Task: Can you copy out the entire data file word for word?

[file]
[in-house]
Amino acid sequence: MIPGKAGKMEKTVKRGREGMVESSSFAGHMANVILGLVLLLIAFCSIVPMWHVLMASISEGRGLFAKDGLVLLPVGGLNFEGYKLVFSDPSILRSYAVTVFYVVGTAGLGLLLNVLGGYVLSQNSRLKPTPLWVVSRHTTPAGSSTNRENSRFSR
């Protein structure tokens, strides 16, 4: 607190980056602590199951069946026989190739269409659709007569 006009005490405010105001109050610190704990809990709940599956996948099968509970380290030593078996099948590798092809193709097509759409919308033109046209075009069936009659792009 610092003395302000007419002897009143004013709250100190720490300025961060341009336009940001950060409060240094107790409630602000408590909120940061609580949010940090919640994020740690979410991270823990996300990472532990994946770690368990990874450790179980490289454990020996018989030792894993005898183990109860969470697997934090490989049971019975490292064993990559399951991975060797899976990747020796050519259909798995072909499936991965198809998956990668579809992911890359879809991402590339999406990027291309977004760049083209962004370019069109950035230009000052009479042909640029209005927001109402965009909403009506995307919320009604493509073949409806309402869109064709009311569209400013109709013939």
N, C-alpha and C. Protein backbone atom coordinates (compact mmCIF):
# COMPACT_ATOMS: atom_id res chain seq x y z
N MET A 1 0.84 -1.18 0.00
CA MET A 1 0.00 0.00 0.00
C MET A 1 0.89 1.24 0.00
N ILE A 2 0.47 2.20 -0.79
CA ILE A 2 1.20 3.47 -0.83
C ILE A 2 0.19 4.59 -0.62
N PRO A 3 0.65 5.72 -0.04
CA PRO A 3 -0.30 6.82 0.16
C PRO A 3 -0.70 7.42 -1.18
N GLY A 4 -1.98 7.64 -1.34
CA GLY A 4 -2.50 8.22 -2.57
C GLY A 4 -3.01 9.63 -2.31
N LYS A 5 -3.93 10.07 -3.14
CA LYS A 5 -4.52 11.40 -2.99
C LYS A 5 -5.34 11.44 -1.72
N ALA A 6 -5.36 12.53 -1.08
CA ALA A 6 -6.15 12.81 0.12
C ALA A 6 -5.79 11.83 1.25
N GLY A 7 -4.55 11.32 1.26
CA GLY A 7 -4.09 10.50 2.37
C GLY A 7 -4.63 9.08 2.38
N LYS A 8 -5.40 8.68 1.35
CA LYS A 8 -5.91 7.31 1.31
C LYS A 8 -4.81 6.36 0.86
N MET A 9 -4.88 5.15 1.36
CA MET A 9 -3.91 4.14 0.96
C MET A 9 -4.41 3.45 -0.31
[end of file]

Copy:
[in-house]
Amino acid sequence: MIPGKAGKMEKTVKRGREGMVESSSFAGHMANVILGLVLLLIAFCSIVPMWHVLMASISEGRGLFAKDGLVLLPVGGLNFEGYKLVFSDPSILRSYAVTVFYVVGTAGLGLLLNVLGGYVLSQNSRLKPTPLWVVSRHTTPAGSSTNRENSRFSR
């Protein structure tokens, strides 16, 4: 607190980056602590199951069946026989190739269409659709007569 006009005490405010105001109050610190704990809990709940599956996948099968509970380290030593078996099948590798092809193709097509759409919308033109046209075009069936009659792009 610092003395302000007419002897009143004013709250100190720490300025961060341009336009940001950060409060240094107790409630602000408590909120940061609580949010940090919640994020740690979410991270823990996300990472532990994946770690368990990874450790179980490289454990020996018989030792894993005898183990109860969470697997934090490989049971019975490292064993990559399951991975060797899976990747020796050519259909798995072909499936991965198809998956990668579809992911890359879809991402590339999406990027291309977004760049083209962004370019069109950035230009000052009479042909640029209005927001109402965009909403009506995307919320009604493509073949409806309402869109064709009311569209400013109709013939």
N, C-alpha and C. Protein backbone atom coordinates (compact mmCIF):
# COMPACT_ATOMS: atom_id res chain seq x y z
N MET A 1 0.84 -1.18 0.00
CA MET A 1 0.00 0.00 0.00
C MET A 1 0.89 1.24 0.00
N ILE A 2 0.47 2.20 -0.79
CA ILE A 2 1.20 3.47 -0.83
C ILE A 2 0.19 4.59 -0.62
N PRO A 3 0.65 5.72 -0.04
CA PRO A 3 -0.30 6.82 0.16
C PRO A 3 -0.70 7.42 -1.18
N GLY A 4 -1.98 7.64 -1.34
CA GLY A 4 -2.50 8.22 -2.57
C GLY A 4 -3.01 9.63 -2.31
N LYS A 5 -3.93 10.07 -3.14
CA LYS A 5 -4.52 11.40 -2.99
C LYS A 5 -5.34 11.44 -1.72
N ALA A 6 -5.36 12.53 -1.08
CA ALA A 6 -6.15 12.81 0.12
C ALA A 6 -5.79 11.83 1.25
N GLY A 7 -4.55 11.32 1.26
CA GLY A 7 -4.09 10.50 2.37
C GLY A 7 -4.63 9.08 2.38
N LYS A 8 -5.40 8.68 1.35
CA LYS A 8 -5.91 7.31 1.31
C LYS A 8 -4.81 6.36 0.86
N MET A 9 -4.88 5.15 1.36
CA MET A 9 -3.91 4.14 0.96
C MET A 9 -4.41 3.45 -0.31